Bo Xilai, once a rising political star in China, will go on trial on Thursday this week, with charges of bribery, corruption and abuse of power. Government censors have been in full gear since the very beginning of the series of political scandals centered around Bo and his family. The highlight of public opinion manipulation, however, didn’t come until a court in the eastern city of Jinan announced the specifics of Bo’s trial.
As if to encourage more open discussions online, the Intermediate People’s Court in Jinan specially opened an account on Weibo, China’s Twitter-like microblog service, just for the announcement of Bo’s trial. Its very first post told Weibo’s over 500 million users that Bo will go on trial in the court’s 5th chamber at 8:30 am on August 22, 2013, charged with bribery, corruption and abuse of power.
Interestingly, the word “allegedly” or anything close wasn’t used in the announcement. But even more interesting is how Chinese netizens responded, or are allowed to respond, to the post.
Till this day, there are still a lot of supporters of Bo who like his nostalgic Maoist campaigns and hardline crackdowns of local gangs in Chongqing. But none of the 3000+ comments left to the trial announcement was supportive of Bo.
All 3000+ comments were synchronized into 3 major themes: 1) Bo deserves harsh punishment; 2) the case is an example of rule of law in China; 3) the case shows the central government’s determination to fight corruption. For example, netizen 德孤有邻 commented: “Support rule of law! Firmly oppose corruption!” Another netizen 带你去森林动物园 commented: “Down with Bo Xilai. [We need to] firmly uphold Party regulations, law and justice.”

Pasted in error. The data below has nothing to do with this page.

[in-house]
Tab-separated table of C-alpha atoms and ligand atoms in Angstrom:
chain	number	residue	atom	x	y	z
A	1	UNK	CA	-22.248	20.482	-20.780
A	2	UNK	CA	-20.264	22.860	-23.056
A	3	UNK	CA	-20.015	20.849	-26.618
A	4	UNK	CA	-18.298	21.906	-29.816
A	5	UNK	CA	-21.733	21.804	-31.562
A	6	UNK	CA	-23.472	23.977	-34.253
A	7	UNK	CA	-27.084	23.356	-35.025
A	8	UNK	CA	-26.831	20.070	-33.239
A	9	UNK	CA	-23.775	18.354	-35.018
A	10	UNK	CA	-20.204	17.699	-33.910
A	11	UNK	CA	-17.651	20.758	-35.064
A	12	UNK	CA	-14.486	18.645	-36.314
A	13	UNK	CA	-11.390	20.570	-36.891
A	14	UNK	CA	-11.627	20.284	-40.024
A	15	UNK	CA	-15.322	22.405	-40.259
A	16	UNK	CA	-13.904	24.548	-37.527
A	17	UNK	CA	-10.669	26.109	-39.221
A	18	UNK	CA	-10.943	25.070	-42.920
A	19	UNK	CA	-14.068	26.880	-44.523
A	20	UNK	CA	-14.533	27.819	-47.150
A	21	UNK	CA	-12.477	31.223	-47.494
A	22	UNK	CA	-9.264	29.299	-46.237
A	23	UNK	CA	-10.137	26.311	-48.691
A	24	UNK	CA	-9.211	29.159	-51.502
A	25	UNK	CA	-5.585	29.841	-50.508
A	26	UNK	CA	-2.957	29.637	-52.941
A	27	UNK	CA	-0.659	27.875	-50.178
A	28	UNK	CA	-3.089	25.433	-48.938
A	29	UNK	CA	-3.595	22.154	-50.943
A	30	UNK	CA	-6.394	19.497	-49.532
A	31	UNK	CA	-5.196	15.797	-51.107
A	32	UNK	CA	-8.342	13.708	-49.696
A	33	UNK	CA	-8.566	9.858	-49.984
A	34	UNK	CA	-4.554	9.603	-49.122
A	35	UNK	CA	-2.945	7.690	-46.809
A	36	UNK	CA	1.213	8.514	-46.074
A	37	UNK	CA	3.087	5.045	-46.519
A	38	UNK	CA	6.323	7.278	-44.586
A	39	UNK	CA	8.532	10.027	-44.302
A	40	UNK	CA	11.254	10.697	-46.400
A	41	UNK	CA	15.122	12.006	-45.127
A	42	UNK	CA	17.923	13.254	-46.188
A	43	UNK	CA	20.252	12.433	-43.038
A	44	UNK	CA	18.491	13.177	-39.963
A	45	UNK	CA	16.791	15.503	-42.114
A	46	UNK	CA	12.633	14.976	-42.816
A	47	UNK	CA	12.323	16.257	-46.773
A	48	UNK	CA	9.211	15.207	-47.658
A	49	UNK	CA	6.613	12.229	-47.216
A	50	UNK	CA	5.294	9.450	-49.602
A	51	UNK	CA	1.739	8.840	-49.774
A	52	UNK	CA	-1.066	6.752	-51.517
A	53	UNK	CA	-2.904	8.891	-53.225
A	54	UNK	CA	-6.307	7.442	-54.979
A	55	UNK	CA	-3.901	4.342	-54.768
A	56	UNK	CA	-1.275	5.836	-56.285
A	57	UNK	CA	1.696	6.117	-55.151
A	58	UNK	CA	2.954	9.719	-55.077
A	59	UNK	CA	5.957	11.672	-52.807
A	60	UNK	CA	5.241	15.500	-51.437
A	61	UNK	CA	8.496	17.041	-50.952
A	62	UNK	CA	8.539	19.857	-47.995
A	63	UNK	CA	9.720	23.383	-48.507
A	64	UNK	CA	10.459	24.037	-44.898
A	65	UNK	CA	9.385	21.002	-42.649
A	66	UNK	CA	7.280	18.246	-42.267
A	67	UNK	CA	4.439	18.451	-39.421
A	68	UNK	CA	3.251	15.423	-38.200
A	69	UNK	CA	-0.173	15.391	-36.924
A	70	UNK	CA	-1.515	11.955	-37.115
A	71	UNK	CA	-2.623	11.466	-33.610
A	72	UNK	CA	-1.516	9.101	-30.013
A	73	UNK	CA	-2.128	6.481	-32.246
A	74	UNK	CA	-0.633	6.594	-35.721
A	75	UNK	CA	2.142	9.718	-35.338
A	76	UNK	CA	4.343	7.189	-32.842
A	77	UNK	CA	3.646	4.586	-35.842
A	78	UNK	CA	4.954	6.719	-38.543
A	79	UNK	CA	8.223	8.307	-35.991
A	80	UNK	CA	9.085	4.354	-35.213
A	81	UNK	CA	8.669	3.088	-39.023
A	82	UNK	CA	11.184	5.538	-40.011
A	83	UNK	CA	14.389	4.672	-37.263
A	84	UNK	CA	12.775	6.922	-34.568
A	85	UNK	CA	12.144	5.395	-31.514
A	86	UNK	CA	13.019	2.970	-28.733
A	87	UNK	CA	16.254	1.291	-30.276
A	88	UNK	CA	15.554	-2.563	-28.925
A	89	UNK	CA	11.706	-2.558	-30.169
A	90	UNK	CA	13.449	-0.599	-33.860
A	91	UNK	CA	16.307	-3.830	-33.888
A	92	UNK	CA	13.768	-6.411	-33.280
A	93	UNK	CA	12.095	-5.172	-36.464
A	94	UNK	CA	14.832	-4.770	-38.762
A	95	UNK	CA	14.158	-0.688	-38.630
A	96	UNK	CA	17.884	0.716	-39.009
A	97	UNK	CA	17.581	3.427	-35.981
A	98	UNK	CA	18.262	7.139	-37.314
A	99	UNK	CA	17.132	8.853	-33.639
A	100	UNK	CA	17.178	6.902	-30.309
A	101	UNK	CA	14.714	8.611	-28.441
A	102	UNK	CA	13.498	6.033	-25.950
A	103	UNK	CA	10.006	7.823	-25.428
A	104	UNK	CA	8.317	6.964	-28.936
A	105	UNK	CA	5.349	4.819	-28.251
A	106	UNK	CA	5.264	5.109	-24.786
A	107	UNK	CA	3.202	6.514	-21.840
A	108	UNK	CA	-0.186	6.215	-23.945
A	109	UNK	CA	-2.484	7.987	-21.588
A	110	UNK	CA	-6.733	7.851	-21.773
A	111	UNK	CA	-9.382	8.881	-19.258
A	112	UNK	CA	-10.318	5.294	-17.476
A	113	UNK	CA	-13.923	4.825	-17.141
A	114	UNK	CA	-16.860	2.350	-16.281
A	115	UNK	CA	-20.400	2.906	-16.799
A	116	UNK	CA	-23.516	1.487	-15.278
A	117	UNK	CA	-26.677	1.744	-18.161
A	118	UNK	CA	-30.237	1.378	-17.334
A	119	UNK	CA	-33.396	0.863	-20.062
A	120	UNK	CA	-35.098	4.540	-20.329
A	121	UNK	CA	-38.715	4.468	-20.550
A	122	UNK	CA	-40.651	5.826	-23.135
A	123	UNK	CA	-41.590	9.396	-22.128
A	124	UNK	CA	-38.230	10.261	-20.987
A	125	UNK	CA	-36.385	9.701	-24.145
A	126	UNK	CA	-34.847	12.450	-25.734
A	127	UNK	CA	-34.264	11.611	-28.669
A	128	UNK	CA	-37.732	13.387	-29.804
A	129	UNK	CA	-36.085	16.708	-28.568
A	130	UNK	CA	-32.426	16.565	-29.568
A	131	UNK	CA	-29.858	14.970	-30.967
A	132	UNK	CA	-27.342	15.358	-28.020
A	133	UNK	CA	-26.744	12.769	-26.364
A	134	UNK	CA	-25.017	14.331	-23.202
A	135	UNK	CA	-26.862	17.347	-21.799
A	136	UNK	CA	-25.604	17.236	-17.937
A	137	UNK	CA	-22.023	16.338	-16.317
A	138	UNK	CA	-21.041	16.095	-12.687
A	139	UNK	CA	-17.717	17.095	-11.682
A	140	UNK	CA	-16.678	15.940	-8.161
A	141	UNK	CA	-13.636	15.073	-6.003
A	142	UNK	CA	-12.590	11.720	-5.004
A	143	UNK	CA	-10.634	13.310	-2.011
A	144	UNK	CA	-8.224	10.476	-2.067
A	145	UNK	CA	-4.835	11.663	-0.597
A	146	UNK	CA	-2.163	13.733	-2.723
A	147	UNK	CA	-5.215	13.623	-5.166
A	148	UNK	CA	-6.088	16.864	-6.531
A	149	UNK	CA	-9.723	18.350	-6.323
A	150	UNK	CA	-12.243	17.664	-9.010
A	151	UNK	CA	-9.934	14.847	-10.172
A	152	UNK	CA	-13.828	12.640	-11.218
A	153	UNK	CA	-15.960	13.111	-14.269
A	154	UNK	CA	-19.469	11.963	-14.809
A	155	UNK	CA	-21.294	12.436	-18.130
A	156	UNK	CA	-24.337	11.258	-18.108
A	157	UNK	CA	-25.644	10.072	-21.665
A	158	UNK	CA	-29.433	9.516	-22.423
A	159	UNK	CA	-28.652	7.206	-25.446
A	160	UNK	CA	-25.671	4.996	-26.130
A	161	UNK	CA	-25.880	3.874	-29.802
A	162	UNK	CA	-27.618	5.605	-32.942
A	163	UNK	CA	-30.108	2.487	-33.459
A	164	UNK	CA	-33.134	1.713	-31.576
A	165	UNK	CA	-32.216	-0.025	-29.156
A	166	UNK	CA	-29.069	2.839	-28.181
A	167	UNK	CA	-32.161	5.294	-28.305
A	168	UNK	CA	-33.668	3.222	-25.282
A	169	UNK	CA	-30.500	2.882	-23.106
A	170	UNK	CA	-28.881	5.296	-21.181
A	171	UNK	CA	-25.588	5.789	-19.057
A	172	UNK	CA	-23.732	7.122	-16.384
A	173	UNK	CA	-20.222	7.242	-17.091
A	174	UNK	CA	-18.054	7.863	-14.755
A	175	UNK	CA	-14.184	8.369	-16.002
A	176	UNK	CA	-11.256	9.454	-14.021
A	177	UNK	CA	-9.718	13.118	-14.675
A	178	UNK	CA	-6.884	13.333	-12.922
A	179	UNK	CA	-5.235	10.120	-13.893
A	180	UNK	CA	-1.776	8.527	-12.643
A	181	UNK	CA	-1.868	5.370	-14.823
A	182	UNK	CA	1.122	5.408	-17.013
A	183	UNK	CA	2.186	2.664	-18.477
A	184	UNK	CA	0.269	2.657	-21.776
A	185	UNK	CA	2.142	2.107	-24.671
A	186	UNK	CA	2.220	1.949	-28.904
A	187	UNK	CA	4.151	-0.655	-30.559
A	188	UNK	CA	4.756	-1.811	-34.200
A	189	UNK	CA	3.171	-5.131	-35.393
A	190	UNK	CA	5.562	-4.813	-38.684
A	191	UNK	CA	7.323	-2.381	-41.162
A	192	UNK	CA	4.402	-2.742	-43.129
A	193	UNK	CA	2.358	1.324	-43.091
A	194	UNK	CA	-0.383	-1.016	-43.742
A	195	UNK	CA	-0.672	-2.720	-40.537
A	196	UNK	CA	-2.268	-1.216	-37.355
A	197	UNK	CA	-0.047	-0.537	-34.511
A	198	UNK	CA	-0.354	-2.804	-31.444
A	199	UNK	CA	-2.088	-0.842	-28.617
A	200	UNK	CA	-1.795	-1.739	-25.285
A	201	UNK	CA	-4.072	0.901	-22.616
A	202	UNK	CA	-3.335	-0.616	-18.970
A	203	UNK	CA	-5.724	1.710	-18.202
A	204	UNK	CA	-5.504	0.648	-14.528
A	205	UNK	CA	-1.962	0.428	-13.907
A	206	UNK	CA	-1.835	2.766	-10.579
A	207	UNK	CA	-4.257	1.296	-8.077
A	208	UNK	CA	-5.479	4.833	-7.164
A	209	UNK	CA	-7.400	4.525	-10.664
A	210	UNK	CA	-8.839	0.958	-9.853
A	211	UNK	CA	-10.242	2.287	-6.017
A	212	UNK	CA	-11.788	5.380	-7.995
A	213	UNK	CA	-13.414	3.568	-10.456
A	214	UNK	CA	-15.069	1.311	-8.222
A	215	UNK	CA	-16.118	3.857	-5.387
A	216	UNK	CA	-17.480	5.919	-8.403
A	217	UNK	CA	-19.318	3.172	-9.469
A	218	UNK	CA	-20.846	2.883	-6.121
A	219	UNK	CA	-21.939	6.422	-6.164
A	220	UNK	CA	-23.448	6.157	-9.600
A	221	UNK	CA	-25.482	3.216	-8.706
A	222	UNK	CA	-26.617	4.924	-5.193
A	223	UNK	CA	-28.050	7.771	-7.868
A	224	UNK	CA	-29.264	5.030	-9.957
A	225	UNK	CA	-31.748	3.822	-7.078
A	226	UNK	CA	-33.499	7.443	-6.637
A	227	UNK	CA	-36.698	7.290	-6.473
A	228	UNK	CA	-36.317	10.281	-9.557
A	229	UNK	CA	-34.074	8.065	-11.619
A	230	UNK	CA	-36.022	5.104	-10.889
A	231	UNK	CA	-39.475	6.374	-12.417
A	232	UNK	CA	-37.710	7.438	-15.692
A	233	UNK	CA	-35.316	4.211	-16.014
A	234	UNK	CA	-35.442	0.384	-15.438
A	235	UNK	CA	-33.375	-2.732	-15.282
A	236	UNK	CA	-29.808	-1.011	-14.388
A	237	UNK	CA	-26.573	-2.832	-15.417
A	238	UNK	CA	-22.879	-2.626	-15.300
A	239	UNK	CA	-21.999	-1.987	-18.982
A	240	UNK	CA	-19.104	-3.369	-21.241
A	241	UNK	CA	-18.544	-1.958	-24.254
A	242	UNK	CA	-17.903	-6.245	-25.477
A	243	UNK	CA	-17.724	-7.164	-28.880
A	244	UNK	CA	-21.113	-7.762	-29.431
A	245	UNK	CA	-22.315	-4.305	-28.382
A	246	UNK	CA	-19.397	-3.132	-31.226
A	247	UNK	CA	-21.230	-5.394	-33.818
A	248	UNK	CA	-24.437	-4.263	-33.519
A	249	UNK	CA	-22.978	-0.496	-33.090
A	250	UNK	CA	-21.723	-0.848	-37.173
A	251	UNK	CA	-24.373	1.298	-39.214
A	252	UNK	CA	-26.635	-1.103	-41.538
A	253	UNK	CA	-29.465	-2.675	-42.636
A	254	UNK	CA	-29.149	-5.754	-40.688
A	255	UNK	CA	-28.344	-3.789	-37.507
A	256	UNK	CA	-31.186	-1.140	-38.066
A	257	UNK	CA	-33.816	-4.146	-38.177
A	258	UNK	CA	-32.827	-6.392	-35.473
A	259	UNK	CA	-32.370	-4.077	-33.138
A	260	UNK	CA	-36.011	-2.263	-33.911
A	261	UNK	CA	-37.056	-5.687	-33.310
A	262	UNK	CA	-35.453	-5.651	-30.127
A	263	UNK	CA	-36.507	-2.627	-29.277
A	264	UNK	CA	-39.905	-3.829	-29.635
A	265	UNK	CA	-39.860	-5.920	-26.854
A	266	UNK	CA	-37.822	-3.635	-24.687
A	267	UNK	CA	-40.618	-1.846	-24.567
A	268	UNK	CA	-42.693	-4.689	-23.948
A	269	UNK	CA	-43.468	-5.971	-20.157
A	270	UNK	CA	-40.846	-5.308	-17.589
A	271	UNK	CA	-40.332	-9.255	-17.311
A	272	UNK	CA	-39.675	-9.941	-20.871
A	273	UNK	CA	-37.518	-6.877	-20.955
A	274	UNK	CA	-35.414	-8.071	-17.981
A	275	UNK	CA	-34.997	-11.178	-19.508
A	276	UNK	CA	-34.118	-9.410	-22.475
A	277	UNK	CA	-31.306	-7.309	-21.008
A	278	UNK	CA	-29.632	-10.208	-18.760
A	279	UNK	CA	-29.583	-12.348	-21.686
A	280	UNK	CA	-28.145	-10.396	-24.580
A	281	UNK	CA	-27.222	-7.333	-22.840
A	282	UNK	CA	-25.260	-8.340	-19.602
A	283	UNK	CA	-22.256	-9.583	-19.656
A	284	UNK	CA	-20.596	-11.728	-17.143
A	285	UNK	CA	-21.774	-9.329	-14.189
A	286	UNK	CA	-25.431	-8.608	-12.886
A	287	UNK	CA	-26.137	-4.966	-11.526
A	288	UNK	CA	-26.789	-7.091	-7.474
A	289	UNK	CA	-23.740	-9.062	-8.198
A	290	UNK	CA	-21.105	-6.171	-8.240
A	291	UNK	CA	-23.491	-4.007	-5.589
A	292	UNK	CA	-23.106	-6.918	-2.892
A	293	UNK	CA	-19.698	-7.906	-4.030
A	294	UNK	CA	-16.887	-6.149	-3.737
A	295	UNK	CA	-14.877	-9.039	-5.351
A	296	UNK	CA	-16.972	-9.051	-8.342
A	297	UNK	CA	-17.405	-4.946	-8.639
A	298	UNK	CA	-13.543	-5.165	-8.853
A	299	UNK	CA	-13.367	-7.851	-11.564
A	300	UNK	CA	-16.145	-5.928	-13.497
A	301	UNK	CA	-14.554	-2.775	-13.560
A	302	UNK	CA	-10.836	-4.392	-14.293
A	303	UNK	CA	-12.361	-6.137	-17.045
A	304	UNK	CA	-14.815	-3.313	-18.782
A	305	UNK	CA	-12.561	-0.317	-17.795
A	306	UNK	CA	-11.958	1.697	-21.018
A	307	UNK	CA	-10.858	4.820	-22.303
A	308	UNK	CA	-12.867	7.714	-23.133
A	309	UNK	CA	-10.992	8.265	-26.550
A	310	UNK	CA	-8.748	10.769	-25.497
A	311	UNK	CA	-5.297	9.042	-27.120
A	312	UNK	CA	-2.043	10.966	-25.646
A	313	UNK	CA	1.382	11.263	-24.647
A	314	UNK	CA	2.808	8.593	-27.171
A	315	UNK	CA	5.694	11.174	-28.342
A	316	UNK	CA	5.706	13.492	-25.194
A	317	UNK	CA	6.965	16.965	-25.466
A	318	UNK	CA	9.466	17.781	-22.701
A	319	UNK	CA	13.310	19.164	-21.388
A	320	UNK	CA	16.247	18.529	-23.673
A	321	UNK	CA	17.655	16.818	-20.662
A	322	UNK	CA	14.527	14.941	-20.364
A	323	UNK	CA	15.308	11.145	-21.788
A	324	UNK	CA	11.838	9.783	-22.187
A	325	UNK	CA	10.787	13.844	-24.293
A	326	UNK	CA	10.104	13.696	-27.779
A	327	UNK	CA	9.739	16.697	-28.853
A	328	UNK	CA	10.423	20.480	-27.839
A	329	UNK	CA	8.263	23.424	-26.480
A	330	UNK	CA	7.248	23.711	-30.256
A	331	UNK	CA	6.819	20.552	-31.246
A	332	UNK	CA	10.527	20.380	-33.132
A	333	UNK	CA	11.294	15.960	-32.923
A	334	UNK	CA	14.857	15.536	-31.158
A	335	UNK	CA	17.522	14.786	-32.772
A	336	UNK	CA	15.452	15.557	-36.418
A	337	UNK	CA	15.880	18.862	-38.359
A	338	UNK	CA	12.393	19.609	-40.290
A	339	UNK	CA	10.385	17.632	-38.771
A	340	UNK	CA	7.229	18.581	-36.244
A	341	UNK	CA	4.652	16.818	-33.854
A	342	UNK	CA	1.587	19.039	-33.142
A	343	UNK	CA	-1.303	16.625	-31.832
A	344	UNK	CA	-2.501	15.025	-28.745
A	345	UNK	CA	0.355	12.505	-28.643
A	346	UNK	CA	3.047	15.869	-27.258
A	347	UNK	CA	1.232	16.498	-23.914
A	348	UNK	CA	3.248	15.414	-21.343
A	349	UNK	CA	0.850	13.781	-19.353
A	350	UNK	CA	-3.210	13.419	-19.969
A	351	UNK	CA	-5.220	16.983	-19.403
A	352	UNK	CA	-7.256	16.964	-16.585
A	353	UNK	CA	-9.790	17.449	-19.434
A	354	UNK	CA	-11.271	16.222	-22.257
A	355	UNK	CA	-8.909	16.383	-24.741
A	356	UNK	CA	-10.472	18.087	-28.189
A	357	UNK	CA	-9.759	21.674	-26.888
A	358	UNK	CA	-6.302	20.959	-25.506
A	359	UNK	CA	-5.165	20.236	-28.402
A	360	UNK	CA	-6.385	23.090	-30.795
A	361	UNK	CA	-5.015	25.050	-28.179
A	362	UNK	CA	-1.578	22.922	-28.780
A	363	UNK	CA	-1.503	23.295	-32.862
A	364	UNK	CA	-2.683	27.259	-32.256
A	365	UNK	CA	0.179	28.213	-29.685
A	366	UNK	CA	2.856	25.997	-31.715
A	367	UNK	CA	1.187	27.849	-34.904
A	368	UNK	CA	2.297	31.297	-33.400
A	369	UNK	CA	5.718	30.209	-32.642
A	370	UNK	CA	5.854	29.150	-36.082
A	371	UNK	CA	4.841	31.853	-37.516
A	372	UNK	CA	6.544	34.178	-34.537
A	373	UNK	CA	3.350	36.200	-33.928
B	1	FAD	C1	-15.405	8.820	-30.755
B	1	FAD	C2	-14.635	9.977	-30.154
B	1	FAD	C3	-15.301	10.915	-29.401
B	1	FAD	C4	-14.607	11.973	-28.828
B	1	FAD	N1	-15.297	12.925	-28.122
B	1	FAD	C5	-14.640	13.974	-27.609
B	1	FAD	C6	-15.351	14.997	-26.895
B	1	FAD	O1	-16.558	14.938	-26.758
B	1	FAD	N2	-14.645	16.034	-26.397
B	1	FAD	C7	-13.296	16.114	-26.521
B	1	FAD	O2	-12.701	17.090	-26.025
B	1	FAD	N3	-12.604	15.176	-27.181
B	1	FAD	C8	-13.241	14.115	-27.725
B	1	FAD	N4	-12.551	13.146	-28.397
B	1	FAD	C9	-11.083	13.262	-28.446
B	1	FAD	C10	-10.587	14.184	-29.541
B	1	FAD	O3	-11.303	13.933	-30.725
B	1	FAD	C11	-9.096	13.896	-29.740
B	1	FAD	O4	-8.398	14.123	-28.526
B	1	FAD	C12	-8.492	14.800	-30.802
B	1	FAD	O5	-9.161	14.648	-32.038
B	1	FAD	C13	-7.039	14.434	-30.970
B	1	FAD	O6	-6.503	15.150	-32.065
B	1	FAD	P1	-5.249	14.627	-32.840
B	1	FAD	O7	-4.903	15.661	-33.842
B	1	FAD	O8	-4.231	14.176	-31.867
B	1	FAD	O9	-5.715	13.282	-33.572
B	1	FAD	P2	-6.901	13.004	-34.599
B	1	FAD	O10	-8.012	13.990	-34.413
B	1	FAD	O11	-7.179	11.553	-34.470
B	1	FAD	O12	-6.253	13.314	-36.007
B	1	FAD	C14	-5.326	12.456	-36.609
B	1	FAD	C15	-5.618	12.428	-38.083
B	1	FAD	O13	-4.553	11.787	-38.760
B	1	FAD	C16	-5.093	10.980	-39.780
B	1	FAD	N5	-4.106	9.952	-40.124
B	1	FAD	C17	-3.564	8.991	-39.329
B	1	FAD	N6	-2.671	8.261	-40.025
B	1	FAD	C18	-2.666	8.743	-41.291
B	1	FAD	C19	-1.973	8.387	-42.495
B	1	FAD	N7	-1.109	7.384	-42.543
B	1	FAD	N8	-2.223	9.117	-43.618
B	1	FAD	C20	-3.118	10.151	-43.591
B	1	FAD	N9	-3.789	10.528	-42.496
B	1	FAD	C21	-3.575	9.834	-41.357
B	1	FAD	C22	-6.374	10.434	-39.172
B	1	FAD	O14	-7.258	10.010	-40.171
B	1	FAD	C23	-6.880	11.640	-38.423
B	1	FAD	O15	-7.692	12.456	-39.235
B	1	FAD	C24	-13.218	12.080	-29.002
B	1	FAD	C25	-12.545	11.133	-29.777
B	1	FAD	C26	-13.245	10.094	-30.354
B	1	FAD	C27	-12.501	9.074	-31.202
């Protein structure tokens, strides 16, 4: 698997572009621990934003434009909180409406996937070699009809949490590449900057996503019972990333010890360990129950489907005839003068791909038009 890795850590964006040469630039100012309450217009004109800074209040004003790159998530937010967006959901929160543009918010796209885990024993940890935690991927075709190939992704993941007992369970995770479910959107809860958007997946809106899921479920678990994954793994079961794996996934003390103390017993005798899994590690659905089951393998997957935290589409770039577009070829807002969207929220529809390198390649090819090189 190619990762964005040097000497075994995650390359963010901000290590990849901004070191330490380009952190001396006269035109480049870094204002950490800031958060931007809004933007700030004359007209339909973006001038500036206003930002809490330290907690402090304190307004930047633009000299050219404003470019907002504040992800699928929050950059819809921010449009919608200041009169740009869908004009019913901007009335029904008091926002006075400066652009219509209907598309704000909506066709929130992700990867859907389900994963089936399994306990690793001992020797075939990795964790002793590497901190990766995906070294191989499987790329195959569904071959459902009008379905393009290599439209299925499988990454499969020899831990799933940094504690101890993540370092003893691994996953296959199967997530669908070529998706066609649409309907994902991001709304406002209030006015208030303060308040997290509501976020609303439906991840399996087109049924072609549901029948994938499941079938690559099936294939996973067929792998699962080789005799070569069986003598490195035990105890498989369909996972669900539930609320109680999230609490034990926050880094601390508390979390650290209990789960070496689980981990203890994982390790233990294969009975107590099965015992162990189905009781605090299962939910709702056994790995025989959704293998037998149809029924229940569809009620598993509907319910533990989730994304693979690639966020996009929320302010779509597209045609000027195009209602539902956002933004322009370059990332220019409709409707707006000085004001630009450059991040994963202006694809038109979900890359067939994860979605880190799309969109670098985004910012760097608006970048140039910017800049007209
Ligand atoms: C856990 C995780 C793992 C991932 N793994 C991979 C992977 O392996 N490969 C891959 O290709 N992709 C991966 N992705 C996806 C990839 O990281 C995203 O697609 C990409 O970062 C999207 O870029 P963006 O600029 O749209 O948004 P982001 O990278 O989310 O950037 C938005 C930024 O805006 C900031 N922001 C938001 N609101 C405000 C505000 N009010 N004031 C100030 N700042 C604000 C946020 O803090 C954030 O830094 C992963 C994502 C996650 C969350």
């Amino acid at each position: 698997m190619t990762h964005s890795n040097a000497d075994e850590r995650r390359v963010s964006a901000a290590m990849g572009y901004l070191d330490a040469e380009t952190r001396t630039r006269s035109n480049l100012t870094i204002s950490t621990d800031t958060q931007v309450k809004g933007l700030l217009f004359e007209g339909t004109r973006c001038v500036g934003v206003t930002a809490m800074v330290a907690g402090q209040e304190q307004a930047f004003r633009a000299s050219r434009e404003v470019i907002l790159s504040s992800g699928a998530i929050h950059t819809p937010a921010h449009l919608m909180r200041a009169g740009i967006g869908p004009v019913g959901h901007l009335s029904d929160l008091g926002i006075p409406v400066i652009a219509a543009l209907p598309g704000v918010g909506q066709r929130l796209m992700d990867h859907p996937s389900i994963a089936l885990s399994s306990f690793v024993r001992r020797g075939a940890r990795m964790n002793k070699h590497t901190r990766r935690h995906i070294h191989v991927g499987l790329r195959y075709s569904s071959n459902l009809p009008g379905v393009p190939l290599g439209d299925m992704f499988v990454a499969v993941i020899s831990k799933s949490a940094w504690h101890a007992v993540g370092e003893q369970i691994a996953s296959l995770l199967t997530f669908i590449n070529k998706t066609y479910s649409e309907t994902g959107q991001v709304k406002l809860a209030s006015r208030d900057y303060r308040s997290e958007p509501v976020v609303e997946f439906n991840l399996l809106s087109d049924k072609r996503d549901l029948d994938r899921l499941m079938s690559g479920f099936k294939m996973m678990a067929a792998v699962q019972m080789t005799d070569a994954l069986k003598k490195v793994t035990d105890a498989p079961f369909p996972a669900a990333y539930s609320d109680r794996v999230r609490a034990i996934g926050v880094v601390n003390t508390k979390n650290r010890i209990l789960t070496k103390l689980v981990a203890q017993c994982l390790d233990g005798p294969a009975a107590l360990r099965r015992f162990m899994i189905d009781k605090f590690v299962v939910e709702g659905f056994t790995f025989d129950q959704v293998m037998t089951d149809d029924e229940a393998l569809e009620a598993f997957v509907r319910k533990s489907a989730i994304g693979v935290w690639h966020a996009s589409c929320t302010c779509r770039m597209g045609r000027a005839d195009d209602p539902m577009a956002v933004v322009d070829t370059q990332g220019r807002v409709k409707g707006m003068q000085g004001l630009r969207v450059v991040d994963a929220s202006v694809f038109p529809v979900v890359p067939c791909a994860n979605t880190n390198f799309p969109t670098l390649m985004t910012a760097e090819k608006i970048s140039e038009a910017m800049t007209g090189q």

Could this be a truthful representation of China’s online public opinion on Bo’s case? Definitely not! Further examination reveals that most of the 3000+ comments were posted by netizens who left paraphrased comments with the same meaning multiple times. And there is a name for netizens like this – the Internet water army.
Below is a sample of what the Internet water army looks like. Circled in the same color are comments from the same netizen.
China’s Internet water army refers to a large number of well-organized people who are paid to flood the Internet with comments of particular content. Water here means that these people are large in quantity and invasive. The use of water army to manipulate online public opinion is a very common practice for Internet public relations in China. The Chinese government is probably the single biggest employer of water armies.
The presence of Internet water army has never been so real before. Any comments other than applause for Bo’s conviction are censored out in the comments section. When re-tweeting, however, netizens have more freedom to say what they like, and they are astonished at the blatant use of censorship.
One netizen 小鸡抓兔子V2013 commented: “I’m shocked to death after reading the comments. They are as uniform as the military parade on national day.”